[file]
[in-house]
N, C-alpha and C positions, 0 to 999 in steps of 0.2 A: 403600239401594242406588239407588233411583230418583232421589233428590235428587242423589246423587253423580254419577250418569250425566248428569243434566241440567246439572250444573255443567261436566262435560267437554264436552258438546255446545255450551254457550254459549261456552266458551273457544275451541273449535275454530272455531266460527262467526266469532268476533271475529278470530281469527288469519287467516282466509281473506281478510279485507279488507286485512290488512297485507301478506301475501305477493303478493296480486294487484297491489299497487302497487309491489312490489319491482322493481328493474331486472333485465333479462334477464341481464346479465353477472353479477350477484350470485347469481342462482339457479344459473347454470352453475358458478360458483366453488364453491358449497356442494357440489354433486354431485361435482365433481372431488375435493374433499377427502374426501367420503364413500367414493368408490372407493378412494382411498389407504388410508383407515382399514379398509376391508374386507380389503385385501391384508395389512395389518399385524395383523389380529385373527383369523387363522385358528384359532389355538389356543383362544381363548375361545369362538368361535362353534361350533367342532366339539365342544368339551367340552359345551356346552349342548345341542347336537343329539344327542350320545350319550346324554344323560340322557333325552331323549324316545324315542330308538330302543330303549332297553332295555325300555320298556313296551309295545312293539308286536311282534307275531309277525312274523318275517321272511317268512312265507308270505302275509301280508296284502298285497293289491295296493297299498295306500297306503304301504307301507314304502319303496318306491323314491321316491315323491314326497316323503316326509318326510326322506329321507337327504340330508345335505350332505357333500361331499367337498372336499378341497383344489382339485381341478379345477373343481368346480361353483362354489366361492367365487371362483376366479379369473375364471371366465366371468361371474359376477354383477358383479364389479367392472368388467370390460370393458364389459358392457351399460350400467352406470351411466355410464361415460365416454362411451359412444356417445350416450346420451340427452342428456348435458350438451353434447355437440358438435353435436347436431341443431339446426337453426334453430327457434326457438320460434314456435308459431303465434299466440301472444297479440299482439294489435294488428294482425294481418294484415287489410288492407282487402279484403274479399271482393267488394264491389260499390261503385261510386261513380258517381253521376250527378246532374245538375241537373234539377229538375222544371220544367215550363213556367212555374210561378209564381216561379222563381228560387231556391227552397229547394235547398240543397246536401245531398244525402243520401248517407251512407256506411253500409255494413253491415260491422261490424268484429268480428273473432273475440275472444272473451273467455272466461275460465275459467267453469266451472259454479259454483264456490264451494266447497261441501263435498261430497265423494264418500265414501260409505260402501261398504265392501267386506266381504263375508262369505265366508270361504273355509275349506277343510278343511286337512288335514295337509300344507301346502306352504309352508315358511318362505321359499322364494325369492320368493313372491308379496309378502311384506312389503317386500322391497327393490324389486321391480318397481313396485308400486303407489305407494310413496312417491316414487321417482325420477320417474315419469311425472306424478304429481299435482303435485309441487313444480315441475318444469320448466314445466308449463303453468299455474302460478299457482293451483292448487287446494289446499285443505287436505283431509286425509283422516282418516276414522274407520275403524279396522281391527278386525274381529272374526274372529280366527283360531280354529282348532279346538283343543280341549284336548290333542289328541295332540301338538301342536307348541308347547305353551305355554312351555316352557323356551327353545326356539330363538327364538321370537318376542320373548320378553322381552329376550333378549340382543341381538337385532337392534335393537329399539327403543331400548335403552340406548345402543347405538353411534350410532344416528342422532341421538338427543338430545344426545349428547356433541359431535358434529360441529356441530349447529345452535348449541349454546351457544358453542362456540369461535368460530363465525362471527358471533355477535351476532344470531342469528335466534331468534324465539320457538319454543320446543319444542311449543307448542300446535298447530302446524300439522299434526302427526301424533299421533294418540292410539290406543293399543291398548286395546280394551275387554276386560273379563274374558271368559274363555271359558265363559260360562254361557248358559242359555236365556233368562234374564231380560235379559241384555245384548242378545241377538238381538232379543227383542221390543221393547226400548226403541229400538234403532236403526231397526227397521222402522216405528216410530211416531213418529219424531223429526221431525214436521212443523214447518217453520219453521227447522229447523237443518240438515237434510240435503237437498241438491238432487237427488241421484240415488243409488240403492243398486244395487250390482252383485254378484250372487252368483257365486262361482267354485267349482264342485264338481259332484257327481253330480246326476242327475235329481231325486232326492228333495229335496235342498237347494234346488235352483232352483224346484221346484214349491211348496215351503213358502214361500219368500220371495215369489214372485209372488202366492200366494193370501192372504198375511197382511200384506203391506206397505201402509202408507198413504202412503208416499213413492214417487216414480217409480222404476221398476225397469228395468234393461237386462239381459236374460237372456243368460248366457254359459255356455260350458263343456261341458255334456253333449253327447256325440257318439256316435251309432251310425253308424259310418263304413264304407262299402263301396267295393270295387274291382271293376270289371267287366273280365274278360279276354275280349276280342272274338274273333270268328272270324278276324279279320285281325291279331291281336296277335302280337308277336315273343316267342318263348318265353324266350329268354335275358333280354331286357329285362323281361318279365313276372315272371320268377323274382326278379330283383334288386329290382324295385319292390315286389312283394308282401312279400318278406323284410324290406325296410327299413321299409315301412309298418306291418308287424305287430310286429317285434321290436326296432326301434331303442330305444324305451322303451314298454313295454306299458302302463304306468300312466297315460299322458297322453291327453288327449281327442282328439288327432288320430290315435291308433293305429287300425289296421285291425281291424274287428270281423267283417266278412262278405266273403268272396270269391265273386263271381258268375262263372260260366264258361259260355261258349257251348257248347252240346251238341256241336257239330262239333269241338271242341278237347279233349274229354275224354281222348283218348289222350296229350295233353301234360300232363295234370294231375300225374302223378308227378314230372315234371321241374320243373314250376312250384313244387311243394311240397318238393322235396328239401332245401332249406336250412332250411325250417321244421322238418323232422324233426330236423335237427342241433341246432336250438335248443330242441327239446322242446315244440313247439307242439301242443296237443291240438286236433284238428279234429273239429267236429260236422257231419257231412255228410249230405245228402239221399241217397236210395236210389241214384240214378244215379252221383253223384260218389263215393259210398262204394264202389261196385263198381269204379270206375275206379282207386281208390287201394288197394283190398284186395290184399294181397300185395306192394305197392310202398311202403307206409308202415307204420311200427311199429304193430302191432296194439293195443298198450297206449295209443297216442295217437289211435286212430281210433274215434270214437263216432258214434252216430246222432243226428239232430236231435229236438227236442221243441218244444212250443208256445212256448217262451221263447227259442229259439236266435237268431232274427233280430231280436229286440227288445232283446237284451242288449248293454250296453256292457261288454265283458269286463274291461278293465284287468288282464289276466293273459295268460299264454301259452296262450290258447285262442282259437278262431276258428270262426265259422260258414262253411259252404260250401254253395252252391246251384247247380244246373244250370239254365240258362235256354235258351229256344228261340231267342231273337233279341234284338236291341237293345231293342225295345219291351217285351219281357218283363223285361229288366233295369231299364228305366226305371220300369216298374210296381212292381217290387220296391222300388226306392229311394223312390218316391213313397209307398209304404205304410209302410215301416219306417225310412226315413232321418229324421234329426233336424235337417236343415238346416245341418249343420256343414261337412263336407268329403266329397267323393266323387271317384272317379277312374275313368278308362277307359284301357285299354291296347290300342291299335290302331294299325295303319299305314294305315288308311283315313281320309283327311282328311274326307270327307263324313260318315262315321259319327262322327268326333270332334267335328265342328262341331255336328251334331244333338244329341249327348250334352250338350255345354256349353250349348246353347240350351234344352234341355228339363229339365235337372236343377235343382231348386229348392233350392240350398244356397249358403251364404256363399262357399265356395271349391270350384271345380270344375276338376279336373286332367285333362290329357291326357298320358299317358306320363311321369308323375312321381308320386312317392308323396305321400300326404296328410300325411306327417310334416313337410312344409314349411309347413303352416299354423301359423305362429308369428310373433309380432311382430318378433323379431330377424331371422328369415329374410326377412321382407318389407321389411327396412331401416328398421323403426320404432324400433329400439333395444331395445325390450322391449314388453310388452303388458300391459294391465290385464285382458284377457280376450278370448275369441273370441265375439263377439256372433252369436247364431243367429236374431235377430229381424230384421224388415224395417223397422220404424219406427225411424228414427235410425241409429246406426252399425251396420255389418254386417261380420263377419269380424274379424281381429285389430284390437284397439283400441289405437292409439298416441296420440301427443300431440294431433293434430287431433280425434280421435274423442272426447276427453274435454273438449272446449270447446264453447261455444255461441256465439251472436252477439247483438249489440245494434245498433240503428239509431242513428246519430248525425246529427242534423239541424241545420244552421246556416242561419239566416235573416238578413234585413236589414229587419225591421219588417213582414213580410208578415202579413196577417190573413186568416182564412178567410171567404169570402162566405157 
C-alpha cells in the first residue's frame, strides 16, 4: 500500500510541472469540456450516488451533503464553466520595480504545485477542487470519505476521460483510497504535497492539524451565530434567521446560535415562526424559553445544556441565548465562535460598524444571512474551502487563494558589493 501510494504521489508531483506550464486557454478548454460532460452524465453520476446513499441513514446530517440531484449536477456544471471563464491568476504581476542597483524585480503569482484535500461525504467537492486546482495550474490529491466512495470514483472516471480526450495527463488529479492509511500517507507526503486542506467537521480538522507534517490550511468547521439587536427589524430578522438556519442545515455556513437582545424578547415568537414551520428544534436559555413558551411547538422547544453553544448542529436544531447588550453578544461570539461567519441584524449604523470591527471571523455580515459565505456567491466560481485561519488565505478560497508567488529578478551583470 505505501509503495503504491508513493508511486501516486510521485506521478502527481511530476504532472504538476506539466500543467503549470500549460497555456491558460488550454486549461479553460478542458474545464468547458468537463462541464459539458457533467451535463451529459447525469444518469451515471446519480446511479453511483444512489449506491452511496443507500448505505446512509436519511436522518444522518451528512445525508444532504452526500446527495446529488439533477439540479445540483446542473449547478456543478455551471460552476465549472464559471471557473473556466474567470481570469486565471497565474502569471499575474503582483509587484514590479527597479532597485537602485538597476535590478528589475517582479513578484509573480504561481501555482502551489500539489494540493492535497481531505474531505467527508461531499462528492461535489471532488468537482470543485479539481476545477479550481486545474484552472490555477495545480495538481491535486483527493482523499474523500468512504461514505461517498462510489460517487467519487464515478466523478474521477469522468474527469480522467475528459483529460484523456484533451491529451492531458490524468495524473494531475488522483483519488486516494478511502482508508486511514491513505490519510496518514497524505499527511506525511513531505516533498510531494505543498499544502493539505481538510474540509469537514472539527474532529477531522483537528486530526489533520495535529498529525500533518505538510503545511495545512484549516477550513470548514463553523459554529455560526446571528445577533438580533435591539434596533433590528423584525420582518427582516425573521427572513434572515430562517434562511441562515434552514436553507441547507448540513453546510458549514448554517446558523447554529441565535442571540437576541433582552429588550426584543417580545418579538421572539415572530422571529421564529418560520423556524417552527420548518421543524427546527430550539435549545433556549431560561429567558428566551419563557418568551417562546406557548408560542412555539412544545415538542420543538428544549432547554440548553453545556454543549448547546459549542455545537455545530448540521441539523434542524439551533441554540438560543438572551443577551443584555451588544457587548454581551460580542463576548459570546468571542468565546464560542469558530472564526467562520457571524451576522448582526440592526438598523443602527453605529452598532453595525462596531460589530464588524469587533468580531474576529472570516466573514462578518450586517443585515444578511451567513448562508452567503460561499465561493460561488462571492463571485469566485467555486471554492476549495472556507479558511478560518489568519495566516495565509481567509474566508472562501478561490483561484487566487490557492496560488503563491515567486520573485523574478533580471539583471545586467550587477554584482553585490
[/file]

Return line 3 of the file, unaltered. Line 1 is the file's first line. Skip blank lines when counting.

C-alpha cells in the first residue's frame, strides 16, 4: 500500500510541472469540456450516488451533503464553466520595480504545485477542487470519505476521460483510497504535497492539524451565530434567521446560535415562526424559553445544556441565548465562535460598524444571512474551502487563494558589493 501510494504521489508531483506550464486557454478548454460532460452524465453520476446513499441513514446530517440531484449536477456544471471563464491568476504581476542597483524585480503569482484535500461525504467537492486546482495550474490529491466512495470514483472516471480526450495527463488529479492509511500517507507526503486542506467537521480538522507534517490550511468547521439587536427589524430578522438556519442545515455556513437582545424578547415568537414551520428544534436559555413558551411547538422547544453553544448542529436544531447588550453578544461570539461567519441584524449604523470591527471571523455580515459565505456567491466560481485561519488565505478560497508567488529578478551583470 505505501509503495503504491508513493508511486501516486510521485506521478502527481511530476504532472504538476506539466500543467503549470500549460497555456491558460488550454486549461479553460478542458474545464468547458468537463462541464459539458457533467451535463451529459447525469444518469451515471446519480446511479453511483444512489449506491452511496443507500448505505446512509436519511436522518444522518451528512445525508444532504452526500446527495446529488439533477439540479445540483446542473449547478456543478455551471460552476465549472464559471471557473473556466474567470481570469486565471497565474502569471499575474503582483509587484514590479527597479532597485537602485538597476535590478528589475517582479513578484509573480504561481501555482502551489500539489494540493492535497481531505474531505467527508461531499462528492461535489471532488468537482470543485479539481476545477479550481486545474484552472490555477495545480495538481491535486483527493482523499474523500468512504461514505461517498462510489460517487467519487464515478466523478474521477469522468474527469480522467475528459483529460484523456484533451491529451492531458490524468495524473494531475488522483483519488486516494478511502482508508486511514491513505490519510496518514497524505499527511506525511513531505516533498510531494505543498499544502493539505481538510474540509469537514472539527474532529477531522483537528486530526489533520495535529498529525500533518505538510503545511495545512484549516477550513470548514463553523459554529455560526446571528445577533438580533435591539434596533433590528423584525420582518427582516425573521427572513434572515430562517434562511441562515434552514436553507441547507448540513453546510458549514448554517446558523447554529441565535442571540437576541433582552429588550426584543417580545418579538421572539415572530422571529421564529418560520423556524417552527420548518421543524427546527430550539435549545433556549431560561429567558428566551419563557418568551417562546406557548408560542412555539412544545415538542420543538428544549432547554440548553453545556454543549448547546459549542455545537455545530448540521441539523434542524439551533441554540438560543438572551443577551443584555451588544457587548454581551460580542463576548459570546468571542468565546464560542469558530472564526467562520457571524451576522448582526440592526438598523443602527453605529452598532453595525462596531460589530464588524469587533468580531474576529472570516466573514462578518450586517443585515444578511451567513448562508452567503460561499465561493460561488462571492463571485469566485467555486471554492476549495472556507479558511478560518489568519495566516495565509481567509474566508472562501478561490483561484487566487490557492496560488503563491515567486520573485523574478533580471539583471545586467550587477554584482553585490